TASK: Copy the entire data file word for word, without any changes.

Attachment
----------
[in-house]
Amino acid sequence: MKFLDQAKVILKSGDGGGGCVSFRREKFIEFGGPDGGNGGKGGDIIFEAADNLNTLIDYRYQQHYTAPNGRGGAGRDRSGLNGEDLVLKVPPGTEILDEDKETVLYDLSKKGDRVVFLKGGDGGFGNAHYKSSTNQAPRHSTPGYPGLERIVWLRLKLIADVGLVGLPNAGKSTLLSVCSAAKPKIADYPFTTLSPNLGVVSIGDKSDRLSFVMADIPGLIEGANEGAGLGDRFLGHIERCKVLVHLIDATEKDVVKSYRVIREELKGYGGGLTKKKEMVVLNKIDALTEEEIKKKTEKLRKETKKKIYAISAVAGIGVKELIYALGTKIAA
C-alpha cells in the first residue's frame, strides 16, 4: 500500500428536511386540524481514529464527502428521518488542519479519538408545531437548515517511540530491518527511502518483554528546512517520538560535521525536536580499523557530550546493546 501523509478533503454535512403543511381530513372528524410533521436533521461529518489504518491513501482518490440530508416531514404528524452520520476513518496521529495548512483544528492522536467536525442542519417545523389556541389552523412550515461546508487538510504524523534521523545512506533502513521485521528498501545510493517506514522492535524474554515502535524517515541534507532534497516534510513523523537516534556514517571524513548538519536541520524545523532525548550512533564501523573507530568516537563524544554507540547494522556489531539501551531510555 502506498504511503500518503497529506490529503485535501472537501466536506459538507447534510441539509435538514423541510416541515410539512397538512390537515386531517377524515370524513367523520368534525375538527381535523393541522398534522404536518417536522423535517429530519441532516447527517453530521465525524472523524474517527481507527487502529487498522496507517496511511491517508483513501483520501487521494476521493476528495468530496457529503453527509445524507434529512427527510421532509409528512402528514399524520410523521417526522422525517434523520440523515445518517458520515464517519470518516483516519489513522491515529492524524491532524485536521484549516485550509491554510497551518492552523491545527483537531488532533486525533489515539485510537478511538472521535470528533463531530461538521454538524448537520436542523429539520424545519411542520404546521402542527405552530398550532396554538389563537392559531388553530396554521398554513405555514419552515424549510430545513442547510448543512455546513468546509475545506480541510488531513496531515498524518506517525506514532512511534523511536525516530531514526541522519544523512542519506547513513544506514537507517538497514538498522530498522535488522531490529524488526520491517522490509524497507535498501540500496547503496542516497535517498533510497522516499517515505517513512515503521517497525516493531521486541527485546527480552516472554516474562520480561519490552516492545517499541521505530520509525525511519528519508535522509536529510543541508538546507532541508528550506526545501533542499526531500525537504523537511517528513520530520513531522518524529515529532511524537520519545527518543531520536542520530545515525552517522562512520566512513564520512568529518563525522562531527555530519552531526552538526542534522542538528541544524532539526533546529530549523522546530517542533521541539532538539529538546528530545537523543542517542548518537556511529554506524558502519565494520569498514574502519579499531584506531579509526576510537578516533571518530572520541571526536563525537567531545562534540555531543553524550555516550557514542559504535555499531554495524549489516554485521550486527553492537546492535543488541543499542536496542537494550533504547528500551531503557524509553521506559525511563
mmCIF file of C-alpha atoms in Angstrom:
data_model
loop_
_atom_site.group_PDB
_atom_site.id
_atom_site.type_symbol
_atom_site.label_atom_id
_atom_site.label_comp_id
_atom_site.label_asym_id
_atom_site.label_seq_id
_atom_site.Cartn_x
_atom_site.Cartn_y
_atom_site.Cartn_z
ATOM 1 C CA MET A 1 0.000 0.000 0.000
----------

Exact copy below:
[in-house]
Amino acid sequence: MKFLDQAKVILKSGDGGGGCVSFRREKFIEFGGPDGGNGGKGGDIIFEAADNLNTLIDYRYQQHYTAPNGRGGAGRDRSGLNGEDLVLKVPPGTEILDEDKETVLYDLSKKGDRVVFLKGGDGGFGNAHYKSSTNQAPRHSTPGYPGLERIVWLRLKLIADVGLVGLPNAGKSTLLSVCSAAKPKIADYPFTTLSPNLGVVSIGDKSDRLSFVMADIPGLIEGANEGAGLGDRFLGHIERCKVLVHLIDATEKDVVKSYRVIREELKGYGGGLTKKKEMVVLNKIDALTEEEIKKKTEKLRKETKKKIYAISAVAGIGVKELIYALGTKIAA
C-alpha cells in the first residue's frame, strides 16, 4: 500500500428536511386540524481514529464527502428521518488542519479519538408545531437548515517511540530491518527511502518483554528546512517520538560535521525536536580499523557530550546493546 501523509478533503454535512403543511381530513372528524410533521436533521461529518489504518491513501482518490440530508416531514404528524452520520476513518496521529495548512483544528492522536467536525442542519417545523389556541389552523412550515461546508487538510504524523534521523545512506533502513521485521528498501545510493517506514522492535524474554515502535524517515541534507532534497516534510513523523537516534556514517571524513548538519536541520524545523532525548550512533564501523573507530568516537563524544554507540547494522556489531539501551531510555 502506498504511503500518503497529506490529503485535501472537501466536506459538507447534510441539509435538514423541510416541515410539512397538512390537515386531517377524515370524513367523520368534525375538527381535523393541522398534522404536518417536522423535517429530519441532516447527517453530521465525524472523524474517527481507527487502529487498522496507517496511511491517508483513501483520501487521494476521493476528495468530496457529503453527509445524507434529512427527510421532509409528512402528514399524520410523521417526522422525517434523520440523515445518517458520515464517519470518516483516519489513522491515529492524524491532524485536521484549516485550509491554510497551518492552523491545527483537531488532533486525533489515539485510537478511538472521535470528533463531530461538521454538524448537520436542523429539520424545519411542520404546521402542527405552530398550532396554538389563537392559531388553530396554521398554513405555514419552515424549510430545513442547510448543512455546513468546509475545506480541510488531513496531515498524518506517525506514532512511534523511536525516530531514526541522519544523512542519506547513513544506514537507517538497514538498522530498522535488522531490529524488526520491517522490509524497507535498501540500496547503496542516497535517498533510497522516499517515505517513512515503521517497525516493531521486541527485546527480552516472554516474562520480561519490552516492545517499541521505530520509525525511519528519508535522509536529510543541508538546507532541508528550506526545501533542499526531500525537504523537511517528513520530520513531522518524529515529532511524537520519545527518543531520536542520530545515525552517522562512520566512513564520512568529518563525522562531527555530519552531526552538526542534522542538528541544524532539526533546529530549523522546530517542533521541539532538539529538546528530545537523543542517542548518537556511529554506524558502519565494520569498514574502519579499531584506531579509526576510537578516533571518530572520541571526536563525537567531545562534540555531543553524550555516550557514542559504535555499531554495524549489516554485521550486527553492537546492535543488541543499542536496542537494550533504547528500551531503557524509553521506559525511563
mmCIF file of C-alpha atoms in Angstrom:
data_model
loop_
_atom_site.group_PDB
_atom_site.id
_atom_site.type_symbol
_atom_site.label_atom_id
_atom_site.label_comp_id
_atom_site.label_asym_id
_atom_site.label_seq_id
_atom_site.Cartn_x
_atom_site.Cartn_y
_atom_site.Cartn_z
ATOM 1 C CA MET A 1 0.000 0.000 0.000